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reversing nonetheless, trying to take on that 2800 level. now we really need to see the s&p 500 l above 2816 to show that the buyers are in control. as for the stoxx helping out on up 3%,, take-two , cvs health up% 3.7%. the analysts liking the retail. on a global basis, higher in europe, but asia not so much. take a look at the shanghai composite in the asian session. lots of volatility there over the past few days. big moves up, big moves down. on this day we have u.s. stocks trading higher despite those in china. guy: the british parliament is going to have another vote this evening, this time on whether or not the u.k. should leave i.e.ut a deal in 16 days,
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the no deal option. we are joined to discuss this by nickymorgan -- by morgan, chair of the house of commons treasury select committee. what is your central case at this point? i think what will happen -- guest: i think what will happen is no deal on march 29 will be taken off the table, and that is what the motion says it is not clear if no deal in its entirety -- motion says. it is not clear if no deal in its entirety will be taken off the table. it is only a motion today. that means you've then got to take the actual date out of the legislation, and that is probably'next weeks battles --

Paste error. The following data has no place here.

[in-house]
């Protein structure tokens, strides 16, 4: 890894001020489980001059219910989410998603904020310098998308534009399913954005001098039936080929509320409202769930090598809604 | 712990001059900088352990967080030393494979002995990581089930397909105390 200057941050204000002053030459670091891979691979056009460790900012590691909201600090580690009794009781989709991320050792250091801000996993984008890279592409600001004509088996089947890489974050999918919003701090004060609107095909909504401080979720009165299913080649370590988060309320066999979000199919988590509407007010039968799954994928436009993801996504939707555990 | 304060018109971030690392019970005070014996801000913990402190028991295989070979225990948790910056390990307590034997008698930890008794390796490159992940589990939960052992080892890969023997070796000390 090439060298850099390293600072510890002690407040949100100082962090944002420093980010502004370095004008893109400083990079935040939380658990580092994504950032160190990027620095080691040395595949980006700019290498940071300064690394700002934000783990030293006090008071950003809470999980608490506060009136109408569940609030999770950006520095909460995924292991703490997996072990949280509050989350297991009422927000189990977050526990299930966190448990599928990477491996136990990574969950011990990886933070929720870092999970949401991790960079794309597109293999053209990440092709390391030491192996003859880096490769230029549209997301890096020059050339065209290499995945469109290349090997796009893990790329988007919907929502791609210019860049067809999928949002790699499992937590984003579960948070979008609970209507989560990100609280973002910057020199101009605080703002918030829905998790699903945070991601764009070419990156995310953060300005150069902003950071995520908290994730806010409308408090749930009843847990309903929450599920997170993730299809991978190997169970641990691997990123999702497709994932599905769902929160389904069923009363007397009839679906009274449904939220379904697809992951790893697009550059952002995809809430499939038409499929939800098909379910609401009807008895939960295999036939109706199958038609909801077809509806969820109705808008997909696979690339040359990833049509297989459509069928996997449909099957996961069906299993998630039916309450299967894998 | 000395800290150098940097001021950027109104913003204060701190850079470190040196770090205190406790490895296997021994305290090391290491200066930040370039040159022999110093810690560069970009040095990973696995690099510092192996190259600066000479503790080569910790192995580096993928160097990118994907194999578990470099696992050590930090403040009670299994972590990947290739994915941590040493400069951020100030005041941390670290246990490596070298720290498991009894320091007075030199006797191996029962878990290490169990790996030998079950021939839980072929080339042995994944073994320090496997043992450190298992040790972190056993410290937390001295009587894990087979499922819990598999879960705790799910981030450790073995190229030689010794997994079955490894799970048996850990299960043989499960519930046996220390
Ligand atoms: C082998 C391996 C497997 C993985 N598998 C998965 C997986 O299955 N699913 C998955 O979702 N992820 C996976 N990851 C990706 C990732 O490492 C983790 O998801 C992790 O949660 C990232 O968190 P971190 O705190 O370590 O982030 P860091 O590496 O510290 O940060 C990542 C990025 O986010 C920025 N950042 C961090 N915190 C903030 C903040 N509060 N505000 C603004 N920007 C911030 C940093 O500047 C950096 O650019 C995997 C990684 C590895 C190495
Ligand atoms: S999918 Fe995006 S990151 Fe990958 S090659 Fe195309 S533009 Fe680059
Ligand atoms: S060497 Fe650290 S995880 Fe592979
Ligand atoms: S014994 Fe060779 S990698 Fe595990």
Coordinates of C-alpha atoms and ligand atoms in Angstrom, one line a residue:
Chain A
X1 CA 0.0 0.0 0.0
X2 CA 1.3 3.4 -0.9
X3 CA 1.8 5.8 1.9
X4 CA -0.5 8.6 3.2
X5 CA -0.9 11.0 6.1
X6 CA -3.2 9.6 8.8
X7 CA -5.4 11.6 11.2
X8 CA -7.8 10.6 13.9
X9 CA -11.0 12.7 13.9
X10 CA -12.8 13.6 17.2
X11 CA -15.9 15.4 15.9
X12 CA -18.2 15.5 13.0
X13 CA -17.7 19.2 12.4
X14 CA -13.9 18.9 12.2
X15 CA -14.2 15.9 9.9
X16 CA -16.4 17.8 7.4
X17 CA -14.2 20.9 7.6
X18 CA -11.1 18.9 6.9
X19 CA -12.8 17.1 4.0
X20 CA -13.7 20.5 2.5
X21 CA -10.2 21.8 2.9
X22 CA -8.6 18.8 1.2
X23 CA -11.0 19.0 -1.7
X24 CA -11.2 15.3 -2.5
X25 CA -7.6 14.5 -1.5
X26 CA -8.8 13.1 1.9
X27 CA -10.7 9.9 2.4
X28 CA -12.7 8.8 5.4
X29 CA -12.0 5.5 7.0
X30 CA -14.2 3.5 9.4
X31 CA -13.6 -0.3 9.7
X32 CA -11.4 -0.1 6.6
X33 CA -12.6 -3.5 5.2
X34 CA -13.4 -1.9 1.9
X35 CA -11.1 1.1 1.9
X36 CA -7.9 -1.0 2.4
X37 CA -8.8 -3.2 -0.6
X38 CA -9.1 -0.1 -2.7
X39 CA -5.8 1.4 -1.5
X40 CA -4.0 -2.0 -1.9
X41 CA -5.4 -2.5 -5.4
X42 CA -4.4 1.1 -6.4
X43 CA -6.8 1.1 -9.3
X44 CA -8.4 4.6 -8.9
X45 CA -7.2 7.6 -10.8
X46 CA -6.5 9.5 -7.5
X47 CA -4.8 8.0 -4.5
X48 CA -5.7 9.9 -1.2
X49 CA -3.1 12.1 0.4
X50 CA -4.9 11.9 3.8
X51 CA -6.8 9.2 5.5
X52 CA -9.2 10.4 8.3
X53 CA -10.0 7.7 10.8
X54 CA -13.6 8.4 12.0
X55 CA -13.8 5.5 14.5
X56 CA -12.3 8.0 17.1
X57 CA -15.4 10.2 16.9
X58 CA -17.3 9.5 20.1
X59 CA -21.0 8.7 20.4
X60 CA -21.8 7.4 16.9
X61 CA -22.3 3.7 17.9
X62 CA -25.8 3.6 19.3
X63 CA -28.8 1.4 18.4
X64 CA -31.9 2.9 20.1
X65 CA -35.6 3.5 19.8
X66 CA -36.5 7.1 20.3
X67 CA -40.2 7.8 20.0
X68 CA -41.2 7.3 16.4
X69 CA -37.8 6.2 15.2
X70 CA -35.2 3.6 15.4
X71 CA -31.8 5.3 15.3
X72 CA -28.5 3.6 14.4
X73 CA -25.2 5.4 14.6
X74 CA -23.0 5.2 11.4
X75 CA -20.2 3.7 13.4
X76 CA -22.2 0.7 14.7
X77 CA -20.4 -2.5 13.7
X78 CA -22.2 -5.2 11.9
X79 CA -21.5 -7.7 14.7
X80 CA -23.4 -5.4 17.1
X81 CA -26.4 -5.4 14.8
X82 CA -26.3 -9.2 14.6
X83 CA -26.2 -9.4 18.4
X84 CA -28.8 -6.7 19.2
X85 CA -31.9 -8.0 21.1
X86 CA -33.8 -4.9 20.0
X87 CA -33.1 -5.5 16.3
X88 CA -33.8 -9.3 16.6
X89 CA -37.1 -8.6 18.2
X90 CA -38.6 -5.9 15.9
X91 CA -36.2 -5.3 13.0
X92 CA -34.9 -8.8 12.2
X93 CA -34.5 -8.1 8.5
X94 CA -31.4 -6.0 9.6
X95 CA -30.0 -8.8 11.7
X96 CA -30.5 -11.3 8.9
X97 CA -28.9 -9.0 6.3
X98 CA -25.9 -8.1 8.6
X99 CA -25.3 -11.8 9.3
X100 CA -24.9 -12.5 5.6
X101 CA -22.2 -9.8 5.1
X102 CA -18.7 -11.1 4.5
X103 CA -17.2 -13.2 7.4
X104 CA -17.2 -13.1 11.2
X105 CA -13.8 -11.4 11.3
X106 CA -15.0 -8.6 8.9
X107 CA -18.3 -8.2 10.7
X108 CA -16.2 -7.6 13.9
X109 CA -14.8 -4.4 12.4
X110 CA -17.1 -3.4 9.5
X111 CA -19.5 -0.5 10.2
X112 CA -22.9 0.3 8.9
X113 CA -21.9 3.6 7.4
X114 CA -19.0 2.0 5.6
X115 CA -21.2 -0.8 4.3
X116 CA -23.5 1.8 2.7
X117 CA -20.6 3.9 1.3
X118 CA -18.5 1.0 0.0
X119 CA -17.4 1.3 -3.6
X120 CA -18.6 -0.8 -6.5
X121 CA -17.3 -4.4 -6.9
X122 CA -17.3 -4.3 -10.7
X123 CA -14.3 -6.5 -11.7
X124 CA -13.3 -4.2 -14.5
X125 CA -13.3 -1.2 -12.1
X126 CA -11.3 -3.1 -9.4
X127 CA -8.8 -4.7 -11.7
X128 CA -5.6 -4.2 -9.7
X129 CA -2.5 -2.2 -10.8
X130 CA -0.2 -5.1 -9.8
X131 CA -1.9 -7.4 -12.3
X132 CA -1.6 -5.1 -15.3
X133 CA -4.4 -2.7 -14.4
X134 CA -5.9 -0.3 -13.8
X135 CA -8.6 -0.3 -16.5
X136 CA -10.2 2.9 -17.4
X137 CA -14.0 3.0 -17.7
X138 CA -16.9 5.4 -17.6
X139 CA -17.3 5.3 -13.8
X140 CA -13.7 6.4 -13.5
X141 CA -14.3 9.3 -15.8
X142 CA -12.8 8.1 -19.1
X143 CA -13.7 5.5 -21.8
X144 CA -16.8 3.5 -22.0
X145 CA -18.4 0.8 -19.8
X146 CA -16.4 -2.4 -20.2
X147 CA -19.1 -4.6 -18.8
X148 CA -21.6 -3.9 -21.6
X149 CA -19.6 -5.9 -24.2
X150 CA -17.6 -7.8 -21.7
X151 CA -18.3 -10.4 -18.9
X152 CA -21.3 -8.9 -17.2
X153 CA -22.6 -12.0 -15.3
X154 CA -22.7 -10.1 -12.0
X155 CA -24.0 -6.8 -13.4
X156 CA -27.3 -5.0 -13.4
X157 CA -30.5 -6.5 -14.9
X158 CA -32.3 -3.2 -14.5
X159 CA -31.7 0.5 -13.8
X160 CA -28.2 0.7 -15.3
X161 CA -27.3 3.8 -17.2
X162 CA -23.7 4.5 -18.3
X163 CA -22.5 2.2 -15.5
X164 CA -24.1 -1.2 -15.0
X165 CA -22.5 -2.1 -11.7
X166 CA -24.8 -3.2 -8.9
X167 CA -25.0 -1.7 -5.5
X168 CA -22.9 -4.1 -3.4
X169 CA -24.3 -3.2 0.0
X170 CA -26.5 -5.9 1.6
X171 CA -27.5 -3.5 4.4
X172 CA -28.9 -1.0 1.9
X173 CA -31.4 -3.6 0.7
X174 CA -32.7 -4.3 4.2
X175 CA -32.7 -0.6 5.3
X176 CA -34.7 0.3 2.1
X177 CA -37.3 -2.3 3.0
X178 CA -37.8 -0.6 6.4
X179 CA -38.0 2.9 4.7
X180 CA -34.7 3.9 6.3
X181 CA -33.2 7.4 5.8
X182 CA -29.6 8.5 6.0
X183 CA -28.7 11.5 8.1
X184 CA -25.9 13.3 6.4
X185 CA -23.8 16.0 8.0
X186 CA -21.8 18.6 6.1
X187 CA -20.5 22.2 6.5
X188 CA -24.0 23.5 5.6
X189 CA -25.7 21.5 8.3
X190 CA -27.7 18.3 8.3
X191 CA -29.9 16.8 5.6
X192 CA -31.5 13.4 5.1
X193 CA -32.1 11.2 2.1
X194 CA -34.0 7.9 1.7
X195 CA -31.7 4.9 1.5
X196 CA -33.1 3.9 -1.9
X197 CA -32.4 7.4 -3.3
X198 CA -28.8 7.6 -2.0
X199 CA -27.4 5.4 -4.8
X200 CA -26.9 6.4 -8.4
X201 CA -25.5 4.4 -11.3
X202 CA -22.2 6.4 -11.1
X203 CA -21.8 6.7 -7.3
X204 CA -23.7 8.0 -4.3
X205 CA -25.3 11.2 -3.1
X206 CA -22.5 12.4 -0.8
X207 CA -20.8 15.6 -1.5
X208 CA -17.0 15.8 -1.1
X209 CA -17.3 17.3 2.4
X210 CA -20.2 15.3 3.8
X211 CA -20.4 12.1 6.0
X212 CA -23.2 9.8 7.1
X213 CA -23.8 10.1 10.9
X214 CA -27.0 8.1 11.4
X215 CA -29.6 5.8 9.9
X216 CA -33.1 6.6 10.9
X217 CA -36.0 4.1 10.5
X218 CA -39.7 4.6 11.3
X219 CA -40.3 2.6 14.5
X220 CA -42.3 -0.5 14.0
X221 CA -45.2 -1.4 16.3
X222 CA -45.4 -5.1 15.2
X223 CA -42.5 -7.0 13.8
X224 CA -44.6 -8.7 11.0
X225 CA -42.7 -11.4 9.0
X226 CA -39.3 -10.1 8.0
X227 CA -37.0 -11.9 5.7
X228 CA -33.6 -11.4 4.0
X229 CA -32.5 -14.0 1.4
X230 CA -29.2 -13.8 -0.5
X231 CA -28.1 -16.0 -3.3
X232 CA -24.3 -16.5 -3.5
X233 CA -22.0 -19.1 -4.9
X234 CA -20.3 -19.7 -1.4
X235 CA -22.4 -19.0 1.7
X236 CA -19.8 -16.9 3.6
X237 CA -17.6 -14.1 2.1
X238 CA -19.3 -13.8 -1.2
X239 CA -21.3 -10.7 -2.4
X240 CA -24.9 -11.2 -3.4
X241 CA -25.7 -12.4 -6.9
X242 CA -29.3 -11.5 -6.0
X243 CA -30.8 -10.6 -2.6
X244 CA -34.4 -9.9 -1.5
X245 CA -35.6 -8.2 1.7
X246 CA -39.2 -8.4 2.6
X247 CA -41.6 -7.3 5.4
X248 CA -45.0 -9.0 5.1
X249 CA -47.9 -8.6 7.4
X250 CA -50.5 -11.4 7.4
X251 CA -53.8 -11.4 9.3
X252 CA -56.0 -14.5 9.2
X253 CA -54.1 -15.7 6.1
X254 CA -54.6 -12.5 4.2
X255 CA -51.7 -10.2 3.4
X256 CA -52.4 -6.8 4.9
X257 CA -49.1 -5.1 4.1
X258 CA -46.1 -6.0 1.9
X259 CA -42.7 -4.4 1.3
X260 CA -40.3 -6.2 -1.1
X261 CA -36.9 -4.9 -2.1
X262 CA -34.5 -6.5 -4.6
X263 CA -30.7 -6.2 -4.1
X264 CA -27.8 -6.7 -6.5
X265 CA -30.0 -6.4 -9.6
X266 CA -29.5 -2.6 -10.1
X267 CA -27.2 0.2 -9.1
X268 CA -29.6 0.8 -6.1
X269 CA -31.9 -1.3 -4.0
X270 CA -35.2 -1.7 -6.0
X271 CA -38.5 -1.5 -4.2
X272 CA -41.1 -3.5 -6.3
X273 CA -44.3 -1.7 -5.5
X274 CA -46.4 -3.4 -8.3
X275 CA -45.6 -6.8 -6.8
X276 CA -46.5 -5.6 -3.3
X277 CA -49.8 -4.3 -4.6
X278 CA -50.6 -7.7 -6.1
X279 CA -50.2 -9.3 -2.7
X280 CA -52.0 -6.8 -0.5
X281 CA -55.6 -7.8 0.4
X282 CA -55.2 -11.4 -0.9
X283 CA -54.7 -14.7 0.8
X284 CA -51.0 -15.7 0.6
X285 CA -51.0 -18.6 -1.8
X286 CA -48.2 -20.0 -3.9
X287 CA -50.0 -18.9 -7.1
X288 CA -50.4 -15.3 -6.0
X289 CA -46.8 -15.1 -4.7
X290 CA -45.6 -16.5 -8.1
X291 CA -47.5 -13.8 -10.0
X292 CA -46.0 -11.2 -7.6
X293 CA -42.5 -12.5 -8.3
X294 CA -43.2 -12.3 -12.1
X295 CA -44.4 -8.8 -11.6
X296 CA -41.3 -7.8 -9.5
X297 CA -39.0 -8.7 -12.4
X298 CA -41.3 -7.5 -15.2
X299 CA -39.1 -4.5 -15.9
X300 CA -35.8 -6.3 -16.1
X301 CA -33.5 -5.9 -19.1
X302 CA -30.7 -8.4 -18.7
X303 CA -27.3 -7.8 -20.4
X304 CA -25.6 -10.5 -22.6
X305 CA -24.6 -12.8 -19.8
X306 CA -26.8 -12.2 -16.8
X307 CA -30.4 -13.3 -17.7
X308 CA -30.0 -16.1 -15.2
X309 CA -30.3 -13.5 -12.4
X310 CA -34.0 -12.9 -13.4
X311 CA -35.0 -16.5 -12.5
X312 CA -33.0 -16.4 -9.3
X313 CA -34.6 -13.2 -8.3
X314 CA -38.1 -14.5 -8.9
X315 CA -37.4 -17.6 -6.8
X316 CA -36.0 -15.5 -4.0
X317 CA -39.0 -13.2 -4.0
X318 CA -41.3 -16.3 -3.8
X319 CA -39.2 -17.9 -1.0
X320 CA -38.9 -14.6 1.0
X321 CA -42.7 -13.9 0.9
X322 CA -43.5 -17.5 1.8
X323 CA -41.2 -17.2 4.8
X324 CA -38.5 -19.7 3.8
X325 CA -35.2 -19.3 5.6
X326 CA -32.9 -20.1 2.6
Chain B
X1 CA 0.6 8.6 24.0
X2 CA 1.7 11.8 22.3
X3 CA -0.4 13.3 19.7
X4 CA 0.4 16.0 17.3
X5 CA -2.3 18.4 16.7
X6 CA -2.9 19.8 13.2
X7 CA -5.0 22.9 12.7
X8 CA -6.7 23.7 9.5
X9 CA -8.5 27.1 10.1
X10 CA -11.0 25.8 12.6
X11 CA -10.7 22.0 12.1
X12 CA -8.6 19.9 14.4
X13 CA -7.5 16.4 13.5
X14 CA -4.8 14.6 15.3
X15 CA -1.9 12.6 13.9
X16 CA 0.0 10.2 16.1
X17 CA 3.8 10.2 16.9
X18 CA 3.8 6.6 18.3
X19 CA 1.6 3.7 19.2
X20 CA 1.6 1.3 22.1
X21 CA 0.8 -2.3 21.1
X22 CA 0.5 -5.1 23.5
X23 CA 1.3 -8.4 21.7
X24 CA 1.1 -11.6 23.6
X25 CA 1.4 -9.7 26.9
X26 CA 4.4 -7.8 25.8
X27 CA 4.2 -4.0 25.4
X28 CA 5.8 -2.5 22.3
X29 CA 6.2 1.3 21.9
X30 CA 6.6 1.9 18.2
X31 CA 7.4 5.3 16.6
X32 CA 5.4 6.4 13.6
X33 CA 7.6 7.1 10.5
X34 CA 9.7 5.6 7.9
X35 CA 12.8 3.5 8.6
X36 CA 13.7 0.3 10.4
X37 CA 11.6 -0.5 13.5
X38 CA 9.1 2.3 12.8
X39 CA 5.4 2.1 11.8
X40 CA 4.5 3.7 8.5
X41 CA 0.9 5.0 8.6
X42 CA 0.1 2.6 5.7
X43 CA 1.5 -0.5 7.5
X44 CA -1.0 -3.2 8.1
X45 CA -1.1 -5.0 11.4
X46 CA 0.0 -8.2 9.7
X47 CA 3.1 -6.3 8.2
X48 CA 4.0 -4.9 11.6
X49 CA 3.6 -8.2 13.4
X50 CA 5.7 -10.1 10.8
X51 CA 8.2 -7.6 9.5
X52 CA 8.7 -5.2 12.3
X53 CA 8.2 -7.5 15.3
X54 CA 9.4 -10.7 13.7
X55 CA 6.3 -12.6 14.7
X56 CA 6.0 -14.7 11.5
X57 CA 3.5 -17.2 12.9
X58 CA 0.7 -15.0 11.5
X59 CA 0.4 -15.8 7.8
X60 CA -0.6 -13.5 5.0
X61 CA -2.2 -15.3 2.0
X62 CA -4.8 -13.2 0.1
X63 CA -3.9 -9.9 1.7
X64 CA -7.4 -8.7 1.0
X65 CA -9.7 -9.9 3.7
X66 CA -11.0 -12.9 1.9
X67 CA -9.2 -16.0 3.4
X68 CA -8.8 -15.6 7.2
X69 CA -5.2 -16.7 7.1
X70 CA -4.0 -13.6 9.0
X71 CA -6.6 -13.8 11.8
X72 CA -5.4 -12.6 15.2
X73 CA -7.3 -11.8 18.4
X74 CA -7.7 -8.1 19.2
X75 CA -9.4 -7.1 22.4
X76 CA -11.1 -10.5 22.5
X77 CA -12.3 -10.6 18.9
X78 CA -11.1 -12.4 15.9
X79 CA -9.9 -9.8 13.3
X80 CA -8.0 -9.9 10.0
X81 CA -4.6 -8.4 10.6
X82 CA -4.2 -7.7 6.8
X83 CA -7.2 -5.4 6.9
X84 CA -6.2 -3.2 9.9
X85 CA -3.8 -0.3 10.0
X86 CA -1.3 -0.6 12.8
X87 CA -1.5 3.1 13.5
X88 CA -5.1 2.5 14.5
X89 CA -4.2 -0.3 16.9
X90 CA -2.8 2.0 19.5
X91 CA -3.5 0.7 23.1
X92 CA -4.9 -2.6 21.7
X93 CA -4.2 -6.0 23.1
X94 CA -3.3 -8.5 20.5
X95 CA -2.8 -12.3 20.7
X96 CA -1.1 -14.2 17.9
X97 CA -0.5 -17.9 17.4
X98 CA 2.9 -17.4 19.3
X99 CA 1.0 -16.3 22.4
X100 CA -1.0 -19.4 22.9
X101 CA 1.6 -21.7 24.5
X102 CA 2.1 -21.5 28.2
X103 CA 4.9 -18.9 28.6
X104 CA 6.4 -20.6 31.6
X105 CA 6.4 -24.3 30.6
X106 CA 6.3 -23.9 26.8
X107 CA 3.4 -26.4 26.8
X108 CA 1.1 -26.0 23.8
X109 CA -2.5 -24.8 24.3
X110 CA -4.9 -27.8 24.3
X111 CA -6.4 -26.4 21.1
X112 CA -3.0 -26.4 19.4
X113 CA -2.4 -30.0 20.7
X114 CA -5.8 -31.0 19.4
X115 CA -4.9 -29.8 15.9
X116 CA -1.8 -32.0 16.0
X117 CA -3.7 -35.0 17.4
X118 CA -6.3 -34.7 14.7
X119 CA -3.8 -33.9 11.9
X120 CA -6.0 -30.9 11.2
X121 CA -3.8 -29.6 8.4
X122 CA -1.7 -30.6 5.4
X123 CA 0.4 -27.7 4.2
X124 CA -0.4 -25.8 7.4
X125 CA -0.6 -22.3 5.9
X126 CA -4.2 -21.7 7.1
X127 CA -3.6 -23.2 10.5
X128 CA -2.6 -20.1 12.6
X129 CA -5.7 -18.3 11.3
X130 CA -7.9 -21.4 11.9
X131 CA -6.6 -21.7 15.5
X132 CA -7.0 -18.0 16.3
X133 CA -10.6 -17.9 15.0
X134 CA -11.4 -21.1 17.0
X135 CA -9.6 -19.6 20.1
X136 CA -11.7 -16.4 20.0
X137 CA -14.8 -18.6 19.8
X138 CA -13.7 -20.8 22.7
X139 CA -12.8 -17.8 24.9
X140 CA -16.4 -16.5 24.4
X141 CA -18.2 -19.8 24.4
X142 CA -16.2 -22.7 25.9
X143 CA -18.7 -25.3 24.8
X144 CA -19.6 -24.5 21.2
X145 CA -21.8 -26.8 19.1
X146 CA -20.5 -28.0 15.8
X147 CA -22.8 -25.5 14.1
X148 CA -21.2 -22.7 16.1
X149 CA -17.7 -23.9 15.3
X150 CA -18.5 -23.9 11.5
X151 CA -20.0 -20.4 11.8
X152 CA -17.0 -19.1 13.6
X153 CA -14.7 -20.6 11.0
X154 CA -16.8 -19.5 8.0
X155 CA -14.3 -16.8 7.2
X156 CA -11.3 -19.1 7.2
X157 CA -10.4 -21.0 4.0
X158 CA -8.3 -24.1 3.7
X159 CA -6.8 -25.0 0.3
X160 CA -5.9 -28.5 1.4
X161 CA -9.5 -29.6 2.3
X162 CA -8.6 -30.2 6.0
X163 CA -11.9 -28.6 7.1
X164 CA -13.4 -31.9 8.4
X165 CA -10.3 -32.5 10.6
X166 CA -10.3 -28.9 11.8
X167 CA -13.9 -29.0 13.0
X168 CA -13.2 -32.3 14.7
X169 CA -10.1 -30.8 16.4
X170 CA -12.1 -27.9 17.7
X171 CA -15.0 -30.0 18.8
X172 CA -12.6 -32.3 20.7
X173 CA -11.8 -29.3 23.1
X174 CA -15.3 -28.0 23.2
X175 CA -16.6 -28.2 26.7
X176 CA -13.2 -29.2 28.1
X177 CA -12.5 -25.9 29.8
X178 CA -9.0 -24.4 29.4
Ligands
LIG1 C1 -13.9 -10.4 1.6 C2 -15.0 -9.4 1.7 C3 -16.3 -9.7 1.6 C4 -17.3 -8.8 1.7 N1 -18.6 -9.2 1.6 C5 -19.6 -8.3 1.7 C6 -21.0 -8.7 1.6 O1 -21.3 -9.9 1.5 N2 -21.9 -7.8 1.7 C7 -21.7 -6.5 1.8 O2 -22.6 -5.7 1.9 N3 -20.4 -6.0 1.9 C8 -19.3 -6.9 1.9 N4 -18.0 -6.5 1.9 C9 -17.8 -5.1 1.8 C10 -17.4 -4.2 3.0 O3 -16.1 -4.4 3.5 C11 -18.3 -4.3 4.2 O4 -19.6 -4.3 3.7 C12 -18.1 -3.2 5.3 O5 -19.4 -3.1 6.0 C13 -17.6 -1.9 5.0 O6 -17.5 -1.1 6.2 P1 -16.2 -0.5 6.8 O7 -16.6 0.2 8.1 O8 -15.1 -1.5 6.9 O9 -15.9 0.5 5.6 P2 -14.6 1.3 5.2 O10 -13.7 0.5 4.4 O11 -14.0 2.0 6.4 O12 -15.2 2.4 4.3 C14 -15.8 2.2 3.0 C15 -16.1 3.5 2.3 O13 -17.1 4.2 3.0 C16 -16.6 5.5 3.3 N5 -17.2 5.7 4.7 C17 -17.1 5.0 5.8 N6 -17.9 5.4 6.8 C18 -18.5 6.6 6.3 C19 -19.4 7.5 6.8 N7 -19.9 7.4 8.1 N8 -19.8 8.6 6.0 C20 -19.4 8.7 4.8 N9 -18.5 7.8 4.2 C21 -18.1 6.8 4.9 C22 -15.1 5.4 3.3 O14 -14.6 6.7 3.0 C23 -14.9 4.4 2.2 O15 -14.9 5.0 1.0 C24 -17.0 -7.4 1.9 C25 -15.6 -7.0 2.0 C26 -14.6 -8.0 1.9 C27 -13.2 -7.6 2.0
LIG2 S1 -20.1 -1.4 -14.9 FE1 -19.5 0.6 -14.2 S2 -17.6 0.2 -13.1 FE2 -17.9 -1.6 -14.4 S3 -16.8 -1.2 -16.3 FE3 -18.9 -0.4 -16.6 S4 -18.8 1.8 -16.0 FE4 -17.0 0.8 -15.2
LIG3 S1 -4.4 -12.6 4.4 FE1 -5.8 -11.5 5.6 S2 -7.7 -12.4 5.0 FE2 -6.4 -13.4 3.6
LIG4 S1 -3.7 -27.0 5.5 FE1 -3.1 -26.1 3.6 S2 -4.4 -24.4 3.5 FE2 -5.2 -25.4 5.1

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probably next week's battle. guy: this effectively signals a managed no deal brexit. in my correct in that? as a remainder, why? guest: i think we got to have a resolution to this. we've got people who are spending days camped out here on both sides of the brexit debate. the country is pretty stuck, very divided. i think the majority want us to get on with it. potential've seen tariffs schedules being published if there was a no deal. we've got to find a way through this now. the euwanted to rein back -- wanted to remain in the eu back in 2016. -- these of emmett today house amendment today, a plan b, says if there is no deal, we